What those means were, there is no serious question. The Democrats organized a campaign of clubs, processions, enthusiasm, and intimidation. The better part would have disclaimed the last feature, but they did not prevent it. Thomas Dabney was among the leaders. He relates that the best men were brought out for the nominations, often against their own desire. He, in his old age, was made president of the local club, and kept busy with marchings, meetings, and barbecues. He quotes sympathetically the response of a friend to his remark that the uprising was wonderful: “Uprising? It is no uprising. It is an insurrection.” He relates that at Clinton the Republicans got up a riot, that they might have a pretext for asking President

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Grant for troops. “ They succeeded in getting up their riot, which was put down by our own people after so sanguinary a fashion as to strike them with a terror not easily described.” There can be no doubt as to the guinary fashion " and the “terror.” Testimony abounds of the invasion of Republican meetings, enforced demands on the Republican speakers to “divide the time," with threats and occasional violence. Sometimes the meetings were prevented, sometimes they were broken up. There was a great deal of terrorizing and now and then a murder. In some cases the officers at the polls interposed so many hindrances that many of the negroes were unable to vote. There was but a handful of Federal troops in the State, and the President declined to send more at Governor Ames's request. The reign of terror was effective. Once again we quote Mr. Warren: “In our part of the country there were constant parades of the 'red-shirted cavalry,' and the negroes were thoroughly frightened. Two rough fellows once assailed me with threats and abuse, but drew off when I stood my ground. When the election came on, to get our ballots printed I had to go to New Orleans; spies dogged me in going and coming; and as with a friend I rode toward home, we were beset and besieged in a planter's house, that they might get possession of the ballots. Finally we rode away on an unguarded road, pistol in hand, and escaped. But they afterward captured and destroyed a part of the ballots, and by such means they carried the local election. By such means and more violent measures they carried the State.”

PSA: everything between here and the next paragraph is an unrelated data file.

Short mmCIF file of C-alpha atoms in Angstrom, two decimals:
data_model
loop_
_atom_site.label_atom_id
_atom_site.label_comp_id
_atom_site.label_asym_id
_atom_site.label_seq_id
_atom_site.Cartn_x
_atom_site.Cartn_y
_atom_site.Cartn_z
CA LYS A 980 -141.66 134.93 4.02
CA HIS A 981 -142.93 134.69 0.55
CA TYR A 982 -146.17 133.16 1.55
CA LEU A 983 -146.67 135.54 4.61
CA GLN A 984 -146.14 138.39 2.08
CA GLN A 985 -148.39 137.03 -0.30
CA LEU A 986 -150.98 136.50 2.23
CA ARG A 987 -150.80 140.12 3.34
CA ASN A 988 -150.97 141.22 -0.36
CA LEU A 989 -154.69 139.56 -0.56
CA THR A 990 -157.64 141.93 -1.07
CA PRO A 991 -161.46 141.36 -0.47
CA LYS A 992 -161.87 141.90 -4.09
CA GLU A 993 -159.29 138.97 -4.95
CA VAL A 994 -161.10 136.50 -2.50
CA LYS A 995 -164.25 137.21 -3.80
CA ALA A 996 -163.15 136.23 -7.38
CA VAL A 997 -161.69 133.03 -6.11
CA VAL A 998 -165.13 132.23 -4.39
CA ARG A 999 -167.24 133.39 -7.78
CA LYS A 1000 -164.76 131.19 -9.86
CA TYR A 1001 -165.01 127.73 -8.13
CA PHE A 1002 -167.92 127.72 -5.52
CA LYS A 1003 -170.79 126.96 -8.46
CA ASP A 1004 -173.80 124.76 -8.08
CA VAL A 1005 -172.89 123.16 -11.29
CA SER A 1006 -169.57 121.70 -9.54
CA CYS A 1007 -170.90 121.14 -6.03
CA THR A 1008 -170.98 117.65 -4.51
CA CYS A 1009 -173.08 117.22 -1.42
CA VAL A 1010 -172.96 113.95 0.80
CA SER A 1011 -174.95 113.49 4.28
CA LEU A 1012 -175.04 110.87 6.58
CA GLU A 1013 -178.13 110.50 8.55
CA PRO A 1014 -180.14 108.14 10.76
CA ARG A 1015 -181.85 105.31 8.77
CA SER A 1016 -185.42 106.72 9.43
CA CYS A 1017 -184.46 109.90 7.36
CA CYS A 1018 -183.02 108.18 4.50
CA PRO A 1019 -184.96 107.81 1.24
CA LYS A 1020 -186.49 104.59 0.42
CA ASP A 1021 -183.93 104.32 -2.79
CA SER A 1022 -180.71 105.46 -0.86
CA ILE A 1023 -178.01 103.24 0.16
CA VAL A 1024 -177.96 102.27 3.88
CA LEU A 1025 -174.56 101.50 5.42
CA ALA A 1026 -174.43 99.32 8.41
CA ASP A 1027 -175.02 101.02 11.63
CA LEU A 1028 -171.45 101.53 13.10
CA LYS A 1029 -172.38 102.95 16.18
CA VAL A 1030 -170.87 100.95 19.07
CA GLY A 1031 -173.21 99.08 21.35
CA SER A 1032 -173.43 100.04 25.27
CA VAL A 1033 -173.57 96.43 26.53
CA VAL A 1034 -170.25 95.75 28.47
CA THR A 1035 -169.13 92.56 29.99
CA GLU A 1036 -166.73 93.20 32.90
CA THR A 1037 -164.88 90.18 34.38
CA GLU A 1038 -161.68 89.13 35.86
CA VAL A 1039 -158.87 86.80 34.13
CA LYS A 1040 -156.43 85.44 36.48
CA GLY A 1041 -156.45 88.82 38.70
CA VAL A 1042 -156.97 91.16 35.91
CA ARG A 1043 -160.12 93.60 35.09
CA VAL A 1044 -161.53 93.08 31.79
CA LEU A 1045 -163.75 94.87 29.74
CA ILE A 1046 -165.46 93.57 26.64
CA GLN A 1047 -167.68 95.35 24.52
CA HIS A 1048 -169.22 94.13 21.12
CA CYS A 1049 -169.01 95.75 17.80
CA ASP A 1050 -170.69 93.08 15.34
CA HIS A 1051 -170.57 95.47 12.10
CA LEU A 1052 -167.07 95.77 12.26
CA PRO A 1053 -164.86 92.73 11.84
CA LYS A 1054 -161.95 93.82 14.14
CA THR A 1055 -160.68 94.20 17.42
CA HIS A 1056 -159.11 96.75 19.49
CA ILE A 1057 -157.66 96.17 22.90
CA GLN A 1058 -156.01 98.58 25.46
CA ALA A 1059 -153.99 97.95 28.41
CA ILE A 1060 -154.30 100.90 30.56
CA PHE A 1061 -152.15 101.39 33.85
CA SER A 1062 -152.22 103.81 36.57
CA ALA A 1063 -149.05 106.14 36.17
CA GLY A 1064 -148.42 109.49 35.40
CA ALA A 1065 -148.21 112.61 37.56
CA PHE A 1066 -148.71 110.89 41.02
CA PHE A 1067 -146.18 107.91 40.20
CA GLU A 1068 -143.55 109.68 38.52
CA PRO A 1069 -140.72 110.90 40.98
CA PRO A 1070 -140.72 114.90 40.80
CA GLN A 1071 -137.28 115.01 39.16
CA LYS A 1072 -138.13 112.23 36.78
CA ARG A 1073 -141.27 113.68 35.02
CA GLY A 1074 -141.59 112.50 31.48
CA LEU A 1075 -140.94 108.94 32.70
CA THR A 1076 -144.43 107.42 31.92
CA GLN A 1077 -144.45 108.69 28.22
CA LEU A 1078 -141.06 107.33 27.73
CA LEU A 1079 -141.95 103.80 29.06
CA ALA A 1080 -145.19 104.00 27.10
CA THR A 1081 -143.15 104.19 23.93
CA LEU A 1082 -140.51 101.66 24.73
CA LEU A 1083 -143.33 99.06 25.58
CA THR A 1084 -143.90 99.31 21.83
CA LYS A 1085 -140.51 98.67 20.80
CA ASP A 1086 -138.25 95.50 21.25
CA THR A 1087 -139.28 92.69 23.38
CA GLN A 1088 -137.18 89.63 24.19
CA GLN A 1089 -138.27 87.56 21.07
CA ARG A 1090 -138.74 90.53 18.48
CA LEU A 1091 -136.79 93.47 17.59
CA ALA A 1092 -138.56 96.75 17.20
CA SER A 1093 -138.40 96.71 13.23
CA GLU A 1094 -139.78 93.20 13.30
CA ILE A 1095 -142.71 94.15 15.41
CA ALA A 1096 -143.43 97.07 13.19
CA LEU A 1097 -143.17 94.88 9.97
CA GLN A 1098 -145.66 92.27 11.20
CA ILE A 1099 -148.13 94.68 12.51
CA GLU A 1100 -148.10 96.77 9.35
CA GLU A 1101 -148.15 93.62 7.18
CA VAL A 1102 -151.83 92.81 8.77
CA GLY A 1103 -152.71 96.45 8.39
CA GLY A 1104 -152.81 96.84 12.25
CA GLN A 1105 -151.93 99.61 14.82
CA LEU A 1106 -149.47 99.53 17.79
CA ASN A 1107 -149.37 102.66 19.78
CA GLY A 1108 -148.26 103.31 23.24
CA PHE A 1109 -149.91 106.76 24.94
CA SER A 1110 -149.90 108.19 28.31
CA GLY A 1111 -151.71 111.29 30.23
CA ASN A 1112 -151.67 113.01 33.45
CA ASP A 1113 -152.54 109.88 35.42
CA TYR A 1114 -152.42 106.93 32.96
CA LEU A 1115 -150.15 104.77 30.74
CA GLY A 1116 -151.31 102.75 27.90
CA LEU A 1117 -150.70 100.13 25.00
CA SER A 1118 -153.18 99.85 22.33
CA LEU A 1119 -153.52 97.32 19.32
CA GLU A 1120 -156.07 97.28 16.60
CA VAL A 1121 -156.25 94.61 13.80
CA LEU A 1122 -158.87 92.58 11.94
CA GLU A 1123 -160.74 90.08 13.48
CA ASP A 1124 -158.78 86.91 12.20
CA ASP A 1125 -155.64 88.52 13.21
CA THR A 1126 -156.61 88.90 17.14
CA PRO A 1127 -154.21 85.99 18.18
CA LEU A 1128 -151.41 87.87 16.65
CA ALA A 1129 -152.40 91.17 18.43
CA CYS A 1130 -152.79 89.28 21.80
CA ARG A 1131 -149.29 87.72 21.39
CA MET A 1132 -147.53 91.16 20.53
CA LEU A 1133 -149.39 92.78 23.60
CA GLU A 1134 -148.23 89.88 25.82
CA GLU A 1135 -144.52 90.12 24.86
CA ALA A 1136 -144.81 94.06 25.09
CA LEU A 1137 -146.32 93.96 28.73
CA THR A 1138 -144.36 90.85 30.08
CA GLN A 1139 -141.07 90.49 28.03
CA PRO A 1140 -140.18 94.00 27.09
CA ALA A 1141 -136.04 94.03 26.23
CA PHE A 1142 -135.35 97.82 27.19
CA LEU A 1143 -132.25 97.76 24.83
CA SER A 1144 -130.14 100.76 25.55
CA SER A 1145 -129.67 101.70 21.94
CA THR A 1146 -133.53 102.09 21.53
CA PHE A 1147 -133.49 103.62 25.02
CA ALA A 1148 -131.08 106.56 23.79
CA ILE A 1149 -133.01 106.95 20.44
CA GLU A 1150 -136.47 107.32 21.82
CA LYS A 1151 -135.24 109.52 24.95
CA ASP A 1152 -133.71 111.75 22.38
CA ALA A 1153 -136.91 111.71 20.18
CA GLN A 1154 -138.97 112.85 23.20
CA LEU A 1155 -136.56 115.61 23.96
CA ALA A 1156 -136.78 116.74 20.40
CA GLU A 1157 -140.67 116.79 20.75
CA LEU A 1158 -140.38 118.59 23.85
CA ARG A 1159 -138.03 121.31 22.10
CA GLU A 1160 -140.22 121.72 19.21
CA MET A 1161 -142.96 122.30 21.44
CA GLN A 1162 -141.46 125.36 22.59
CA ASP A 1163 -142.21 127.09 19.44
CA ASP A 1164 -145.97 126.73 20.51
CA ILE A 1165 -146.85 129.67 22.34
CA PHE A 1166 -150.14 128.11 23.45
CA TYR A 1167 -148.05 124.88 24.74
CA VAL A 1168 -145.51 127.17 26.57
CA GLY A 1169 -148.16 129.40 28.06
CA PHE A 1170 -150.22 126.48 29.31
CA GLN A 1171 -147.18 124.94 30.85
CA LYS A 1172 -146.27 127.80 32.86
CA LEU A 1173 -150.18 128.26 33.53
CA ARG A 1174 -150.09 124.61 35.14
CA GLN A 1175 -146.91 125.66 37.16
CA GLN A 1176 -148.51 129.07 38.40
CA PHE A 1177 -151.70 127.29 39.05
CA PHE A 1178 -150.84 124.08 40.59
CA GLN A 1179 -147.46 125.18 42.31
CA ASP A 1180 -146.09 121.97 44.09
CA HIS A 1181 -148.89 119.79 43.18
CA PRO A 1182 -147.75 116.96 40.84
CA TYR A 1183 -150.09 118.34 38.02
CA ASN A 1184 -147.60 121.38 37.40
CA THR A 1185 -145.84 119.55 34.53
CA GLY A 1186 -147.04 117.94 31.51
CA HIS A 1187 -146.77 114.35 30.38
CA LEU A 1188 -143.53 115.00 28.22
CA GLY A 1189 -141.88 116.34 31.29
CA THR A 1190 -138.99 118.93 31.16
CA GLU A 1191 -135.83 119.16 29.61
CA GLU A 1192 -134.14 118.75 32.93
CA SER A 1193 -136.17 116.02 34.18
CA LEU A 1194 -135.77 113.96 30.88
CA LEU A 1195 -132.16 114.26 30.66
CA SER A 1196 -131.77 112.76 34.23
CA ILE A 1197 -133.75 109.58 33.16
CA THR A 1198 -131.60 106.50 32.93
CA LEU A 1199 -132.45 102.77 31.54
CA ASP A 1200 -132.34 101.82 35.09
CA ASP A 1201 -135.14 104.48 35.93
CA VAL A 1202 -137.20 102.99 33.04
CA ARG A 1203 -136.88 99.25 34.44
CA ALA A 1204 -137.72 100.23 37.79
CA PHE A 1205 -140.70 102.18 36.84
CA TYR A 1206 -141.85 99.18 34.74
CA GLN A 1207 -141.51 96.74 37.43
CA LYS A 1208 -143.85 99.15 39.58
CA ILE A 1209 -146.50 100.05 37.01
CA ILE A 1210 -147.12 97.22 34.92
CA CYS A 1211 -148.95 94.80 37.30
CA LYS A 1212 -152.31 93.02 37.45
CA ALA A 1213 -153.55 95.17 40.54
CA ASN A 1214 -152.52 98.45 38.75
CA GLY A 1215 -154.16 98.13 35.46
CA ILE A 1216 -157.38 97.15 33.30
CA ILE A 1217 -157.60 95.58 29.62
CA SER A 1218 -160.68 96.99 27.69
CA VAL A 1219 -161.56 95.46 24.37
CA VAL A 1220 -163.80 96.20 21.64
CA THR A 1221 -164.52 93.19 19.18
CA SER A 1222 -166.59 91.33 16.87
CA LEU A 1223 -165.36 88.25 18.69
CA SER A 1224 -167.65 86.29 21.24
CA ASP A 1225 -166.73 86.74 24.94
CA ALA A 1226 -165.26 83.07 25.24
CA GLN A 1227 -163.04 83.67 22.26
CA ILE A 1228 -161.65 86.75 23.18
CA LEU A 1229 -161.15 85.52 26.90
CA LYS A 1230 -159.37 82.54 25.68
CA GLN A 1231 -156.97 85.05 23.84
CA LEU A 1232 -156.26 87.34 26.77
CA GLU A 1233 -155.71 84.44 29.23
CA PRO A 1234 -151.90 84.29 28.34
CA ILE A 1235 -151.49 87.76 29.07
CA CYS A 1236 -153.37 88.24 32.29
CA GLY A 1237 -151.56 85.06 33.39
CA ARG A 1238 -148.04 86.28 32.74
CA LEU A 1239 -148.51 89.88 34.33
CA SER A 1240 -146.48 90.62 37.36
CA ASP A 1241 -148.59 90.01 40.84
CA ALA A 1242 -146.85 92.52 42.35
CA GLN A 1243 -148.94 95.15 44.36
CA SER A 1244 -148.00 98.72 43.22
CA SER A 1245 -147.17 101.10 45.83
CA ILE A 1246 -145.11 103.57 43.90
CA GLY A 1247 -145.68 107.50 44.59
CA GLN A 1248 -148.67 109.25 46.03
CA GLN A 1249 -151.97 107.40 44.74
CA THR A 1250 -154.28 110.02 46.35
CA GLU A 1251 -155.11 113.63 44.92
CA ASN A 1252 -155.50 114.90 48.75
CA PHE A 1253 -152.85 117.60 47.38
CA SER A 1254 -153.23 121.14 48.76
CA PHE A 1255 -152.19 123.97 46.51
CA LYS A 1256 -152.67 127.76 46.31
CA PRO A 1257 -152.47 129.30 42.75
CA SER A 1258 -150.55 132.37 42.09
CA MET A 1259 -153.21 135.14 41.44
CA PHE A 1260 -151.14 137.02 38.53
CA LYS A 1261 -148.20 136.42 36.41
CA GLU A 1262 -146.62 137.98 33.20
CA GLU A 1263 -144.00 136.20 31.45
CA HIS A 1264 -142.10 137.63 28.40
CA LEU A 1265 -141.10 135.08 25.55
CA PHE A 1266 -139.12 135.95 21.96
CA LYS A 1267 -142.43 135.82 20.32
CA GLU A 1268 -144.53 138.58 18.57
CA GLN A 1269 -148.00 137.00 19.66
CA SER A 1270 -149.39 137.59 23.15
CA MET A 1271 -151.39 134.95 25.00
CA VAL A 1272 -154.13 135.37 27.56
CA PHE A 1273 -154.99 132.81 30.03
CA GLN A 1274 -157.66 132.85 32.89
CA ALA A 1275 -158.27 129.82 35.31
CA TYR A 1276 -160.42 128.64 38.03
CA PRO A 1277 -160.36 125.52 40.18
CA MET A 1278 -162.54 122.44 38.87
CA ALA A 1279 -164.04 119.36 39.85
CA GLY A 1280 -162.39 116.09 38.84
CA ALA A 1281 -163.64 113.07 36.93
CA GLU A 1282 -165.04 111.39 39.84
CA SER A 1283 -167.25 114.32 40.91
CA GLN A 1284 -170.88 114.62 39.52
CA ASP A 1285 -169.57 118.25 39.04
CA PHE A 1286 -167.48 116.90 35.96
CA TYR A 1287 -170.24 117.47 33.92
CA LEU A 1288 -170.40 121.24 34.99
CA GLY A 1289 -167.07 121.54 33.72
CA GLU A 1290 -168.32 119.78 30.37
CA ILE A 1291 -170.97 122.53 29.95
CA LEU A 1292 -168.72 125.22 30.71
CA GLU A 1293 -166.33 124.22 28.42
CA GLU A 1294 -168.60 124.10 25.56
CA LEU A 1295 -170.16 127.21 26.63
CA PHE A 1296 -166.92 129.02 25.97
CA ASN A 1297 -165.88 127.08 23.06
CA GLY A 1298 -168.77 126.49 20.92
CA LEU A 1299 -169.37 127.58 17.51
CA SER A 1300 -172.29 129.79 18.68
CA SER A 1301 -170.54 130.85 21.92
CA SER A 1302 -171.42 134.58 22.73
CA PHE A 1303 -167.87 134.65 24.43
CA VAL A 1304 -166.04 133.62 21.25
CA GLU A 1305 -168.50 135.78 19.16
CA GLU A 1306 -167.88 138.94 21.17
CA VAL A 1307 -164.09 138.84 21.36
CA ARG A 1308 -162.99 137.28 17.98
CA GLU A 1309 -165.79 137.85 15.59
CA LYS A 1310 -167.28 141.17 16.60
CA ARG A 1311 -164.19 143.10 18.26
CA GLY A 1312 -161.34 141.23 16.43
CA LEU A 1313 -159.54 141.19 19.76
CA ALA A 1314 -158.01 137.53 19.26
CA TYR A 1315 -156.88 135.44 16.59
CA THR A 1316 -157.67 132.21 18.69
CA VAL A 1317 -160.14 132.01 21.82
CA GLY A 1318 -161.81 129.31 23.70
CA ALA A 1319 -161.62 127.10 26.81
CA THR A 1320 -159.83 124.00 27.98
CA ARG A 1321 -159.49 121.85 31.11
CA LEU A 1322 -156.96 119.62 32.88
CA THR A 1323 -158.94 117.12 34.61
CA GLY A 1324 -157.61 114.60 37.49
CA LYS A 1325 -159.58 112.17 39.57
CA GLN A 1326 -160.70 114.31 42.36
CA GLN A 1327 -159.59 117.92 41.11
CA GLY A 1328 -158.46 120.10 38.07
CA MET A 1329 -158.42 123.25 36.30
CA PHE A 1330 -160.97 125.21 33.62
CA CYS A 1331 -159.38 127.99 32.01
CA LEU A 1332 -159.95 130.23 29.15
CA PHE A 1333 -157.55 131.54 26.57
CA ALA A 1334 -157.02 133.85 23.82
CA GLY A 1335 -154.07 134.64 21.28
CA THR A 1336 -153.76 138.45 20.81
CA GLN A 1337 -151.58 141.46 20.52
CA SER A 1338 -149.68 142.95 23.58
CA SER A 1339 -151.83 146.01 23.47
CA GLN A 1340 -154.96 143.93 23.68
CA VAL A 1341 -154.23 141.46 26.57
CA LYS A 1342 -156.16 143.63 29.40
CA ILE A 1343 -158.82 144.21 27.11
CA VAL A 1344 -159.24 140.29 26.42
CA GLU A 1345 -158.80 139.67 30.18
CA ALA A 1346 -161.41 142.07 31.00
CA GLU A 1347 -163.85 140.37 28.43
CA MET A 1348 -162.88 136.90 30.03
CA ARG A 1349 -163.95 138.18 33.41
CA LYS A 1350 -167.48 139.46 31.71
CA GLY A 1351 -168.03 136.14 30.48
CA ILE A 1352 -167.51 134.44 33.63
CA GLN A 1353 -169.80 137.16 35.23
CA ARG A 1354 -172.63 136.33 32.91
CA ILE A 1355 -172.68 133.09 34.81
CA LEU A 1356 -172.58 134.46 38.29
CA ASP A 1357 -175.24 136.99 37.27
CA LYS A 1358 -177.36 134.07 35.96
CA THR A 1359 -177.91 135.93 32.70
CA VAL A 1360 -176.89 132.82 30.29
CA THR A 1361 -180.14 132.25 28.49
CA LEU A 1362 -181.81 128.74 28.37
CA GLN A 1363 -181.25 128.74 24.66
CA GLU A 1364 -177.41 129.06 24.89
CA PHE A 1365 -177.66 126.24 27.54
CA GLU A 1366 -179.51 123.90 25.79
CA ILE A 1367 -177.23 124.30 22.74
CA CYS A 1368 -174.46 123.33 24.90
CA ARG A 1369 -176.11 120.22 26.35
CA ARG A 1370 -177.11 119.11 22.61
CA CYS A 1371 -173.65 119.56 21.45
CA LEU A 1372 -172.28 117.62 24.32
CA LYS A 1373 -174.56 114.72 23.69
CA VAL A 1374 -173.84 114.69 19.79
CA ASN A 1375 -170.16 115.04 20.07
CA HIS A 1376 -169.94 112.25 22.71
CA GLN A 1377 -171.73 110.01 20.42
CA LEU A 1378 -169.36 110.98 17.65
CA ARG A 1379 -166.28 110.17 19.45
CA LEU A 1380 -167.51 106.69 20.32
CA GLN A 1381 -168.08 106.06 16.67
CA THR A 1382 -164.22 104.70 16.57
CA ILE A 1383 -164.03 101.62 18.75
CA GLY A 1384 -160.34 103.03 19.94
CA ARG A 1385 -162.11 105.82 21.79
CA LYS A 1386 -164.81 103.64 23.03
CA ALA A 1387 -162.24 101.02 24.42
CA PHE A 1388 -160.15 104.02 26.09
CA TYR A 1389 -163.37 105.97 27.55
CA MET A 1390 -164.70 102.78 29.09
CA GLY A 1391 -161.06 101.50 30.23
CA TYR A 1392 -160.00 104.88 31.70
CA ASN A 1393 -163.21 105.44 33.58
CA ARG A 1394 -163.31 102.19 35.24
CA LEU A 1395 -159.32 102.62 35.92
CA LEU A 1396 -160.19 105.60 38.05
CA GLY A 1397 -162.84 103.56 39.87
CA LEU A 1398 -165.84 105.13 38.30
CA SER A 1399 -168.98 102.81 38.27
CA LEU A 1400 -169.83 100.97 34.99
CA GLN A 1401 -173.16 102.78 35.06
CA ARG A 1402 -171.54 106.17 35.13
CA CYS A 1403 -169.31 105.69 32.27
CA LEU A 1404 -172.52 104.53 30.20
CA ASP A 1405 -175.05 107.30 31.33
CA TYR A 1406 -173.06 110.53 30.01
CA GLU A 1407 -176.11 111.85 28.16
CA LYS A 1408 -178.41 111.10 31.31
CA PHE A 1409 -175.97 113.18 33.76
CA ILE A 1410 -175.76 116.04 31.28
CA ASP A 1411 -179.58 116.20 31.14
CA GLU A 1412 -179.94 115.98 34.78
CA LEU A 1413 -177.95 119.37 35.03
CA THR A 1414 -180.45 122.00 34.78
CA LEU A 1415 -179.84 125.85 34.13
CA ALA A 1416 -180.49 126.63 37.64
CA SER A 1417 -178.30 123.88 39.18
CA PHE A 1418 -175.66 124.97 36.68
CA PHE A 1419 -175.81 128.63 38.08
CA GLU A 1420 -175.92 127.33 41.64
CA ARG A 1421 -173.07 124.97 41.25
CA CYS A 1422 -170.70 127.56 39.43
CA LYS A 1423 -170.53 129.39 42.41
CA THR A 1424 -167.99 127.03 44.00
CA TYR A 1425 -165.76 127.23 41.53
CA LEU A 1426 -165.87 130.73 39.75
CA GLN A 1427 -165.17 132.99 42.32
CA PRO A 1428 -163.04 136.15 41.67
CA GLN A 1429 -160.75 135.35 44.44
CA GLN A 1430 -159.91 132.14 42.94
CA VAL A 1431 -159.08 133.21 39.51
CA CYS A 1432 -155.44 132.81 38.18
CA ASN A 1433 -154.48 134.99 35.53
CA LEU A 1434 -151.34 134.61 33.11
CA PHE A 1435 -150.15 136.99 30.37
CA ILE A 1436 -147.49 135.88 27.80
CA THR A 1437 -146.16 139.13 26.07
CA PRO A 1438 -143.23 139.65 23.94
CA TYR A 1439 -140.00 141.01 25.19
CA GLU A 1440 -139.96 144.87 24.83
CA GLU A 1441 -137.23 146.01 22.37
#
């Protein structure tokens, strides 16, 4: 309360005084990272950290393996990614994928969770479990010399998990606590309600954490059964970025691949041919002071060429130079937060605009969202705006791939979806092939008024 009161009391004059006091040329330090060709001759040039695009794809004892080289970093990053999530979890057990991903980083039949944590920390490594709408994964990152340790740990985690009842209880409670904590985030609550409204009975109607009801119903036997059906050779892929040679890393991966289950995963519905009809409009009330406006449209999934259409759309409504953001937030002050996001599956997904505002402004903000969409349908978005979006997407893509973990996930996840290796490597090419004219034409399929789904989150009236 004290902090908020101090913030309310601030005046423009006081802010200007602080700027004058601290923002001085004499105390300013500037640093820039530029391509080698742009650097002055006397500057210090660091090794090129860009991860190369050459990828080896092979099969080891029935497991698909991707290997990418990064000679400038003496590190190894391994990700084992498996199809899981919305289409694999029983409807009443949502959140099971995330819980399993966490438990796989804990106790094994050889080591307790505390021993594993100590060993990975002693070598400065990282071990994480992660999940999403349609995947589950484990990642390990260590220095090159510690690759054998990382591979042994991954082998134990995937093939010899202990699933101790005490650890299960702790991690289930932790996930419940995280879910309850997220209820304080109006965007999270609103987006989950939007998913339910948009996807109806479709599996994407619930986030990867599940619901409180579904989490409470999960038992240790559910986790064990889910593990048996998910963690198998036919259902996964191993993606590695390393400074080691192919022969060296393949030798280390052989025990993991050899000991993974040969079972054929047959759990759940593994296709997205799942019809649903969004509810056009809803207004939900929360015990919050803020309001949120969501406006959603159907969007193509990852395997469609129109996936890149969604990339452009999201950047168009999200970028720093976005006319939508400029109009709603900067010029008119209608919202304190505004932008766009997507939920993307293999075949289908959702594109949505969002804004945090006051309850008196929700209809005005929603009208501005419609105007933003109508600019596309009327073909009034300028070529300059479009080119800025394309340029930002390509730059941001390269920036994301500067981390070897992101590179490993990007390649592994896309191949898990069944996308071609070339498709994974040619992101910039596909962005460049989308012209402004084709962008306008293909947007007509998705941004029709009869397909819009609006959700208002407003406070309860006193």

The Democratic Legislature now proceeded to impeach Governor Ames, on frivolous charges, but agreed to drop the proceedings if he would resign, which he did, and left the State, knowing that his trial would be a farce. In 1876 the campaign was of the same character as in 1875, and so Mississippi was “redeemed."